N1 - Acknowledgments R.M.M. was supported by the Scottish Alliance for Geoscience, Environment and Society (SAGES). The field data collection contributed to the validation of the European Space Agency Cryosat mission and was supported by the Natural Sciences and Engineering Research Council, Canada, the Meteorological Service of Canada (CRYSYS program), the Polar Continental Shelf Project (an agency of Natural Resources Canada), and by UK Natural Environment Research Council consortium grant NER/O/S/2003/00620. Support for D.O.B. was provided by the Canadian Circumpolar Institute and the Climate Change Geoscience Program, Earth Sciences Sector, Natural Resources Canada (ESS contribution 20130371). Thanks are also due to the Nunavut Research Institute and the communities of Resolute Bay and Grise Fjord for permission to conduct fieldwork on Devon Ice Cap. M.J. Sharp, A. Gardner, F. Cawkwell, R. Bingham, S. Williamson, L. Colgan, J. Davis, B. Danielson, J. Sekerka, L. Gray, and J. Zheng are thanked for logistical support and field assistance during the data collection. We thank Ruzica Dadic, two other anonymous reviewers, and the Editor, Bryn Hubbard, for their helpful comments on an earlier version of this paper and which resulted in significant improvements.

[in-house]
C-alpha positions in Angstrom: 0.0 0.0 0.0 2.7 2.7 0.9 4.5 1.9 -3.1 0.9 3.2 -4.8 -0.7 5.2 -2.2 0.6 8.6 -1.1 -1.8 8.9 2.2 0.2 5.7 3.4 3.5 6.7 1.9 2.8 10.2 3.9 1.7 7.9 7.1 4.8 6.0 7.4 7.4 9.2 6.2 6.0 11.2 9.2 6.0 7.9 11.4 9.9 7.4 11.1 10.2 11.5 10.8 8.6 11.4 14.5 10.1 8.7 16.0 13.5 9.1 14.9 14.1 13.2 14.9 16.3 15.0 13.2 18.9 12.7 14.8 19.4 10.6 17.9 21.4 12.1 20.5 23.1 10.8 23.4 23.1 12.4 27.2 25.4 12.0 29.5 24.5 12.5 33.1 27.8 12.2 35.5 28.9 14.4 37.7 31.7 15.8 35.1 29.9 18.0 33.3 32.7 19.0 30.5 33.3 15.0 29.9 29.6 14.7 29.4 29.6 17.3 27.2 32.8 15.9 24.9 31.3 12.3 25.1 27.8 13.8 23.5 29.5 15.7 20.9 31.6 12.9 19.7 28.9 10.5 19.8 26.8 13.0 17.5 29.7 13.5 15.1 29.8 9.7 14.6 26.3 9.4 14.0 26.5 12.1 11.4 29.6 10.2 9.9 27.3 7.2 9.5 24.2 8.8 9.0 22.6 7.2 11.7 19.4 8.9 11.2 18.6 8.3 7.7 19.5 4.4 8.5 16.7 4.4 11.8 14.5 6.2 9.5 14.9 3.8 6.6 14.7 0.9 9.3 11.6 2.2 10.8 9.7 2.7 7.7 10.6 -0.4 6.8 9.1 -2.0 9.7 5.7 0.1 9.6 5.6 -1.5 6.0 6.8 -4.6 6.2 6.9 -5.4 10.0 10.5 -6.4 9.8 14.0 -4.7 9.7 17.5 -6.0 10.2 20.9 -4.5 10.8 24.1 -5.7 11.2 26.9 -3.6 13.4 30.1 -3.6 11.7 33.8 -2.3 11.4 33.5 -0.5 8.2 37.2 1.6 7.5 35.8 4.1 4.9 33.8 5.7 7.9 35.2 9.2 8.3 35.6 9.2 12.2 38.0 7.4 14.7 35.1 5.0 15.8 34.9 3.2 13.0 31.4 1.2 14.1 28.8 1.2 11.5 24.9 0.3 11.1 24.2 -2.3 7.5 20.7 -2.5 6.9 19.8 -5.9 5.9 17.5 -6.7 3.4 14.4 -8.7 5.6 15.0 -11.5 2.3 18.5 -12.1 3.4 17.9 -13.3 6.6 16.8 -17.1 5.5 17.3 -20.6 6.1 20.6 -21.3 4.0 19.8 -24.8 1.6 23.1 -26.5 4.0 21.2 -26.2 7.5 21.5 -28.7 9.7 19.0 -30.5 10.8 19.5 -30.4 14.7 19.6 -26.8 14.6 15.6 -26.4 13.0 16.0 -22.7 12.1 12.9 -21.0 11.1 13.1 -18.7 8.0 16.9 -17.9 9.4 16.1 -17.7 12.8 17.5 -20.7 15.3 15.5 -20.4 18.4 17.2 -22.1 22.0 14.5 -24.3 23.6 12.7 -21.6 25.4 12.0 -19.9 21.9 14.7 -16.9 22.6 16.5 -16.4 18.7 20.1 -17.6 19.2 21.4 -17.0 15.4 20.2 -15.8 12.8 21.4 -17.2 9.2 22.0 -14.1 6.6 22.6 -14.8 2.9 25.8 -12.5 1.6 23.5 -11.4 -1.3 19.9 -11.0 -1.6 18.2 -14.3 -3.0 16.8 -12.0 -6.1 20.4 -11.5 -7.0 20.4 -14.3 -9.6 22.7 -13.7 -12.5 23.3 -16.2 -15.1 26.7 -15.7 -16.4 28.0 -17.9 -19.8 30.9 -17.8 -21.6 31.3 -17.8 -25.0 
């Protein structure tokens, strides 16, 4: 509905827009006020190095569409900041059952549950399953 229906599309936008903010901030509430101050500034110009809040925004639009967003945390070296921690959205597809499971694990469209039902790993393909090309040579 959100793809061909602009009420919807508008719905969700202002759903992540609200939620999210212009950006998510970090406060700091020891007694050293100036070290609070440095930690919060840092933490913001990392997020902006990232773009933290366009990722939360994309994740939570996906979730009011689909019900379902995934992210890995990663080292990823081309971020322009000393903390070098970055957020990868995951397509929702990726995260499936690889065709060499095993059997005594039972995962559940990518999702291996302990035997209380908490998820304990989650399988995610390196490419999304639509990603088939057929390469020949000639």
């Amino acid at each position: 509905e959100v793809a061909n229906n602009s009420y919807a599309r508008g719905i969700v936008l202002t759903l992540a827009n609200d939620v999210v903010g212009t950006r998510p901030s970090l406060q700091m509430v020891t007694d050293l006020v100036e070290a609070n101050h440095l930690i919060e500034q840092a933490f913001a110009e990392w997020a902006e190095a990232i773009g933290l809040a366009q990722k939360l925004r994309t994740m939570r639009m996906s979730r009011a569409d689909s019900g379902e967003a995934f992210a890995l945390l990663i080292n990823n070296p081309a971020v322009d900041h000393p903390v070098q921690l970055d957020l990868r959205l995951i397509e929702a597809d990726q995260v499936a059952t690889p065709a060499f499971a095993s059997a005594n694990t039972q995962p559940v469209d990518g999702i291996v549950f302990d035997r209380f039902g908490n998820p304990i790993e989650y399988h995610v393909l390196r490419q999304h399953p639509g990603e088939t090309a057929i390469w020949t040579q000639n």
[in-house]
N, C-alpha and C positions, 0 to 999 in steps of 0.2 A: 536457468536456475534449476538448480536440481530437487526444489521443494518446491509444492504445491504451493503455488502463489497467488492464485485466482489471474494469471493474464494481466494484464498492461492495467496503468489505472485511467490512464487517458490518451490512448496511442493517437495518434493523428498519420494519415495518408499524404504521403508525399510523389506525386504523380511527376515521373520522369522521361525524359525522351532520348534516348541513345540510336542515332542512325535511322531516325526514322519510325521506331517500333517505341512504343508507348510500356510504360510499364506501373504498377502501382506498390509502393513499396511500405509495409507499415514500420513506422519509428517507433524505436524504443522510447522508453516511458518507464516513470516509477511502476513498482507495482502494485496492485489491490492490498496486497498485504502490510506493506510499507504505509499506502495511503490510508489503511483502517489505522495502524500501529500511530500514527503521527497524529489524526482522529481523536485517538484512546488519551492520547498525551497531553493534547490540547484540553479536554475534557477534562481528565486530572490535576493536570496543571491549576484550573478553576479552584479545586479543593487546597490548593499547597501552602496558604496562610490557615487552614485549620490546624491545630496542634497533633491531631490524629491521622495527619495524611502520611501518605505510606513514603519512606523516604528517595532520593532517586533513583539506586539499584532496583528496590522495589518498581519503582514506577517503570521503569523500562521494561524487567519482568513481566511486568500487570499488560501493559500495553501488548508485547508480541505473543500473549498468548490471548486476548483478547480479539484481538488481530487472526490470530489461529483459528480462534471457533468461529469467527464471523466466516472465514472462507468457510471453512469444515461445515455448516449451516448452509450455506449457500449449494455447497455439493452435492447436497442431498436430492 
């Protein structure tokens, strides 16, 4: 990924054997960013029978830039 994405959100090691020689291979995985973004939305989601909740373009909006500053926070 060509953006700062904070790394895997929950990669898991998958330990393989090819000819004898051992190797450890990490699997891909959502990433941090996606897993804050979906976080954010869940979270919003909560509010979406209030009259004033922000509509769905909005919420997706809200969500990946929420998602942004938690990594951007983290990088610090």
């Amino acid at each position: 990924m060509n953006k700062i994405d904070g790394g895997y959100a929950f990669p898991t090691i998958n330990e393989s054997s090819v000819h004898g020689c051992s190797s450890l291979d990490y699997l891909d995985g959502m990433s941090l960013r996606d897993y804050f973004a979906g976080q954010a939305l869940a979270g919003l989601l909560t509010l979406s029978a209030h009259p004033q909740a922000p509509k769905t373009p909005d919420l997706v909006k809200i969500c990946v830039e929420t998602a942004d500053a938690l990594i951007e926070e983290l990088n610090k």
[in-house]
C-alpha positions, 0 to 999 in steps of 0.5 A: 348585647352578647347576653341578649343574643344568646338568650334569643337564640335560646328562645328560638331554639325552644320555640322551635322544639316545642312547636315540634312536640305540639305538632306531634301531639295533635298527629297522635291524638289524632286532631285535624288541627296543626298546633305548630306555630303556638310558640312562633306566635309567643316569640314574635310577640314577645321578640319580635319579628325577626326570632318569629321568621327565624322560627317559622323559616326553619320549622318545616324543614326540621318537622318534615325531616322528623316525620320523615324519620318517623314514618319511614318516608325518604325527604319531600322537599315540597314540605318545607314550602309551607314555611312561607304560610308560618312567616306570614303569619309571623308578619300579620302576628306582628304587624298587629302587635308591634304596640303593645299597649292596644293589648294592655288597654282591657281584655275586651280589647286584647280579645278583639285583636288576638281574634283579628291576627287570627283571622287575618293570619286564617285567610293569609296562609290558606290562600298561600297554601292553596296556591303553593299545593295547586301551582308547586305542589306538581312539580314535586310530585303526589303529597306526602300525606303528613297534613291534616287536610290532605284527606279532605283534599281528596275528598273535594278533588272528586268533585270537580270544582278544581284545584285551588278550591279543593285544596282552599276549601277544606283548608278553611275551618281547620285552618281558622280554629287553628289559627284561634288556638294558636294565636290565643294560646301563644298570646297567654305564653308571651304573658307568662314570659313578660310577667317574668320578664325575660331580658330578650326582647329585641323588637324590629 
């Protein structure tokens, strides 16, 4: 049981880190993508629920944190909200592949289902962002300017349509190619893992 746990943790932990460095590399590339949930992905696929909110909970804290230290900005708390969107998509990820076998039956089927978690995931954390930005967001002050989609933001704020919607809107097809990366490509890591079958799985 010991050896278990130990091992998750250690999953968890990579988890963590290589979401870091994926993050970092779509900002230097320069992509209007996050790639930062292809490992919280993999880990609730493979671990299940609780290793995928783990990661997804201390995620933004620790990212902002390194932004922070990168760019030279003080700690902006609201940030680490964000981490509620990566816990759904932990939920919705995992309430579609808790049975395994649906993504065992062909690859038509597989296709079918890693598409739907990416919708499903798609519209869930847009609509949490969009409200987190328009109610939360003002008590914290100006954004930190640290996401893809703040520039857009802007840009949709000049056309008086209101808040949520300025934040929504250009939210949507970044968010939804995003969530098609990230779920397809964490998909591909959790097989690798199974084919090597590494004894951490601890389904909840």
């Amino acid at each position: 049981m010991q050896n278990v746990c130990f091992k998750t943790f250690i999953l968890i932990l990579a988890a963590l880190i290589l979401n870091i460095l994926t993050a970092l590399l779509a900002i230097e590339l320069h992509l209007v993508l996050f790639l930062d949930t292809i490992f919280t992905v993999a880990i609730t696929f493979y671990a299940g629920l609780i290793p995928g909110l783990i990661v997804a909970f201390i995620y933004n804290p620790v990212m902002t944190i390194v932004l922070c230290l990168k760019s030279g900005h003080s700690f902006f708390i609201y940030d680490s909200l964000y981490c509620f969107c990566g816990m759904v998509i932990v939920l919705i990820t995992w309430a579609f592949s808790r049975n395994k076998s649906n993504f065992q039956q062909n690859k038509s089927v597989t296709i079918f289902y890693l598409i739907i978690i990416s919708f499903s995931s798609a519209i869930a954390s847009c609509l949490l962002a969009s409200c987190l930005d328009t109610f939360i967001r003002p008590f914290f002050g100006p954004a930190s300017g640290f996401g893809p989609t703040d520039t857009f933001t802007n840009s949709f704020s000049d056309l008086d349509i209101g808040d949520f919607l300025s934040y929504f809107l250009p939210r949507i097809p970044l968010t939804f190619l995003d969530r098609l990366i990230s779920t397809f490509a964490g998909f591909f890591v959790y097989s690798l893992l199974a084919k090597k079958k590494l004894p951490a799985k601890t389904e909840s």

PY - 2014/9/29